Giving Away the Game – Scattershot Notes on Social Class and Other Afflictions


  • Jim Donnelly



social class, aspiration, working-class Italian Americans


One of my earliest jobs was driving for an unregulated car service in New York.  In the days before Uber they were called ‘gypsy cabs.’  One night I found myself on the business end of a revolver.  Telling the tale to my dispatcher next day, he was staggeringly nonplussed.  ‘Ya gotta put up with a lot,’ he said, ‘when you’re tryin’ t’ get ahead.’  ‘Yeah,’ I replied, disgusted, ‘even gettin’ your head blown off.’  Some time later, another driver, an African-American in a similar scenario, didn’t make it, emphasizing how much higher the stakes for a person of color.  These are the real wages of work, I thought, and the rules of the game.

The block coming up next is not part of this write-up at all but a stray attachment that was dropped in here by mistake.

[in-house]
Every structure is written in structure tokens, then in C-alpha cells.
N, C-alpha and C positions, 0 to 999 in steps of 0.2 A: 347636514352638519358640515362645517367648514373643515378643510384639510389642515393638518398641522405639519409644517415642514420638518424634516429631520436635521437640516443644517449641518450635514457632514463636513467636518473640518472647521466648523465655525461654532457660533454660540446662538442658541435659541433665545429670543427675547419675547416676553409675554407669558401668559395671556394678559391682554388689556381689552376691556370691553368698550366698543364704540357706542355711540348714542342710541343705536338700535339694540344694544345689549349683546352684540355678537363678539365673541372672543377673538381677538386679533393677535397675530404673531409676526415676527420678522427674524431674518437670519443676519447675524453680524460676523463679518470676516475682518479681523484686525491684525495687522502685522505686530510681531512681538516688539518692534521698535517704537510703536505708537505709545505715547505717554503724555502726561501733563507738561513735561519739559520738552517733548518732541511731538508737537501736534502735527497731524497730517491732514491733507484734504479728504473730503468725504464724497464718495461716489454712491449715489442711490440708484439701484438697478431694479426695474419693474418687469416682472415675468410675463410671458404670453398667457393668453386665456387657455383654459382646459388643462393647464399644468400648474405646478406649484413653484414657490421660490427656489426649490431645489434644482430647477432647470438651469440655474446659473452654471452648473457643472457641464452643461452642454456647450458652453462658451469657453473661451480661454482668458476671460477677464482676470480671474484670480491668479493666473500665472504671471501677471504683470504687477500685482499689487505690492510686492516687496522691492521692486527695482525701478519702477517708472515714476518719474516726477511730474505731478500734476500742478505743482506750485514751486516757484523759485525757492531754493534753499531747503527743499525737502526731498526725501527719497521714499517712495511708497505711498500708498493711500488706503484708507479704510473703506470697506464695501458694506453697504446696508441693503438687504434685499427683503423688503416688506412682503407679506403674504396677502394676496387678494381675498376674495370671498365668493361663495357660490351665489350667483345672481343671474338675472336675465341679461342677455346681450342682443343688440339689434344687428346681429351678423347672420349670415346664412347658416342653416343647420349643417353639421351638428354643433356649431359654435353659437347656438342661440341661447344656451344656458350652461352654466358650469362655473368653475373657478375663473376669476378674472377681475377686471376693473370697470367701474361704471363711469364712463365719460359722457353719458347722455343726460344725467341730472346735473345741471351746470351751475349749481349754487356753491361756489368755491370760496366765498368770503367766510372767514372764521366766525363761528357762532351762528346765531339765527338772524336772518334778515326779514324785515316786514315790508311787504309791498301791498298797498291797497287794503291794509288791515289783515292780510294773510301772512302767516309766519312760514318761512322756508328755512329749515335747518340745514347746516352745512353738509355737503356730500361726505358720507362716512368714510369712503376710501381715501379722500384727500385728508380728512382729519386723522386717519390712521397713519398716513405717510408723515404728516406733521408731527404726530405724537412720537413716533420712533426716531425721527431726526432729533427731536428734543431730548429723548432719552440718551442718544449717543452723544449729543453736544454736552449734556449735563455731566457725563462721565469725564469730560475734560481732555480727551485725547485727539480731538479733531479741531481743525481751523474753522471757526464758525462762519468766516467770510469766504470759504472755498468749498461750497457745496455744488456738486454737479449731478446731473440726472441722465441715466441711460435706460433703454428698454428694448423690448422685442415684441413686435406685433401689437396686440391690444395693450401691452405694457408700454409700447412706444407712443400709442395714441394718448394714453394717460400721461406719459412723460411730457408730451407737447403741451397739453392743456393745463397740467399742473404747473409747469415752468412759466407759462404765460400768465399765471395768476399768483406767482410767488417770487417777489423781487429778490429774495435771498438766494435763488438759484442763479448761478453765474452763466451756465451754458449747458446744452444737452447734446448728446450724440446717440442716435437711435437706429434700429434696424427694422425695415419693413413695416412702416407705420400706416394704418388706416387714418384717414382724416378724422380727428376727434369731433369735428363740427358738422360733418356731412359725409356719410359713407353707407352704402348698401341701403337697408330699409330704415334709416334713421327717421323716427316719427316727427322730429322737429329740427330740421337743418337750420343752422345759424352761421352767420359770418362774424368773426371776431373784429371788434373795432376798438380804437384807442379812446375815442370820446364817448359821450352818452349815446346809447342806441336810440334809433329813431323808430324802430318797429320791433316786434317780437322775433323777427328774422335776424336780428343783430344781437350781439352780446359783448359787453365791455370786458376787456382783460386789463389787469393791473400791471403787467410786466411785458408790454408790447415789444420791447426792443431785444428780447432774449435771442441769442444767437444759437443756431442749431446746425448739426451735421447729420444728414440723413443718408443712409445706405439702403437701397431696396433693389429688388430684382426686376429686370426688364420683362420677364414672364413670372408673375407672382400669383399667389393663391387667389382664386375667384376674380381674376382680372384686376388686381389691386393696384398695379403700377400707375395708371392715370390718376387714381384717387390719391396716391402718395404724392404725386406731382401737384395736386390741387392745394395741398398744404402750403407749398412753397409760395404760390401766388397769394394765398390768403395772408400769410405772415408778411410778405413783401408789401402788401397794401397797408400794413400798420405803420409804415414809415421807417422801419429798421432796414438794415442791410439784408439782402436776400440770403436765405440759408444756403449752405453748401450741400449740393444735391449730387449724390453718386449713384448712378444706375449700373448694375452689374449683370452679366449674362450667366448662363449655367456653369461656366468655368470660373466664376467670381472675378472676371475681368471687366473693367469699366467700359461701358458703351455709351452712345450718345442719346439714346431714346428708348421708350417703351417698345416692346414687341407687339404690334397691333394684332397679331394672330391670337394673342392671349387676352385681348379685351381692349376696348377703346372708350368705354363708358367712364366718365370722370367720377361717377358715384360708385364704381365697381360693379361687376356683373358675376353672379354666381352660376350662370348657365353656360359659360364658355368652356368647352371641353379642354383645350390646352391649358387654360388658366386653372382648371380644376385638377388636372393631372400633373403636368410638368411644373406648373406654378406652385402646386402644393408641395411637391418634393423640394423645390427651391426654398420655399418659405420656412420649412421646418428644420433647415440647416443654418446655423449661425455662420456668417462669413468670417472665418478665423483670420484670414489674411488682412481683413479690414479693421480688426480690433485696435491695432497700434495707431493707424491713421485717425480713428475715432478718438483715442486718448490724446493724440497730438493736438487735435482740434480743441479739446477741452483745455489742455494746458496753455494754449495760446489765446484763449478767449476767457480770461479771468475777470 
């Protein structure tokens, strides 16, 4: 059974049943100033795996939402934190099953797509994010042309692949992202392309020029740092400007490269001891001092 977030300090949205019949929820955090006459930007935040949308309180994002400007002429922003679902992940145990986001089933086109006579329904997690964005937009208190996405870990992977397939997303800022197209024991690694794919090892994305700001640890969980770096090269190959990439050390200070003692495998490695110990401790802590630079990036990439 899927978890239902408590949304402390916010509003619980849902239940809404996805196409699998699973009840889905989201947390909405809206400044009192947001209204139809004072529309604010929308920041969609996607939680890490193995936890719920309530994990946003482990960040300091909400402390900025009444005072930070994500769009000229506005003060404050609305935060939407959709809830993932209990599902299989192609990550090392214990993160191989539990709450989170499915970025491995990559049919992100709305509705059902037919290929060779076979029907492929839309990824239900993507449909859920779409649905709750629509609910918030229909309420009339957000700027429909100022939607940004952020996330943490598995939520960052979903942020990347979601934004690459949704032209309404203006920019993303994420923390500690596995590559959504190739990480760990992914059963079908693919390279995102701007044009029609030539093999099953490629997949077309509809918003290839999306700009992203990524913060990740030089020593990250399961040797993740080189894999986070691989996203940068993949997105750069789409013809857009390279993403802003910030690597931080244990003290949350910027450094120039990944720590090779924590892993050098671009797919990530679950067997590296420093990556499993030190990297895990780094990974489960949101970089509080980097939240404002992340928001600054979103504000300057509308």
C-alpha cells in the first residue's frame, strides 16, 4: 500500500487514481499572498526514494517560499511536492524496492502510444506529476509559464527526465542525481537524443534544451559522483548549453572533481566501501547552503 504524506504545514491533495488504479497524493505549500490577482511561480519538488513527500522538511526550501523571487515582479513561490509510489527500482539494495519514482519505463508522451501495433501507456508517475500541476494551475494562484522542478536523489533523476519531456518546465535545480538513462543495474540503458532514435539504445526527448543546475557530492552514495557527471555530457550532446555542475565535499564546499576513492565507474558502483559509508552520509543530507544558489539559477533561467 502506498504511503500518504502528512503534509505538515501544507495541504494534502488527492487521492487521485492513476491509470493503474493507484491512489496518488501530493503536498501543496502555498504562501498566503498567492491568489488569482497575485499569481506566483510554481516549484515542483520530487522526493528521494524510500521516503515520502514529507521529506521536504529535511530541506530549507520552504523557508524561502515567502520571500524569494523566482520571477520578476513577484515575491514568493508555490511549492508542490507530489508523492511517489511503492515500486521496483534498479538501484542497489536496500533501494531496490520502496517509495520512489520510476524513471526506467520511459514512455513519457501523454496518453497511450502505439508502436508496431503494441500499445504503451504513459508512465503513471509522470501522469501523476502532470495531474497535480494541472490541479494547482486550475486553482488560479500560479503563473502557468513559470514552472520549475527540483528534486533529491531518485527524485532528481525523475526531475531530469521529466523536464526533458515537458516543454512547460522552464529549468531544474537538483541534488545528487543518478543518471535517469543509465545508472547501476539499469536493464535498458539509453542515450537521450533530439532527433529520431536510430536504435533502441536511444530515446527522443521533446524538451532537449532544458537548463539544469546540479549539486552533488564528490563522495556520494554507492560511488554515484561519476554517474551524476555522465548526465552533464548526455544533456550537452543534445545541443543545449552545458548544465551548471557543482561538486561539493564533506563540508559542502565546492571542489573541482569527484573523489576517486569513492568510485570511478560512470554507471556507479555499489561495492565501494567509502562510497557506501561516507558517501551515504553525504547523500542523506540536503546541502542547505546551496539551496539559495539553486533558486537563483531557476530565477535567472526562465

My dispatcher’s nonchalance bespoke how invested in the game he was; in a set of beliefs, assumptions, and animating myths that keep the wheel of fortune going.  Like the Monty Python skit about the collapsing tower, if too few invest in those myths, the entire edifice crumbles.

The following is a personal essay that attempts to navigate the game’s parameters - social class, aspiration, and its attendant neurosis - and the myths that animate such notions as ‘getting ahead,’ ‘climbing the ladder,’ and the ‘American Dream,’ my country’s main (ideological) export.  The approach is less theory-driven than empirical, phenomenological.  Hence the numbered sections, a style popularized by Wittgenstein, Herbert Read and others.  Here it doesn’t represent chronology so much as the elusive, episodic nature of the beast. 






Personal Essays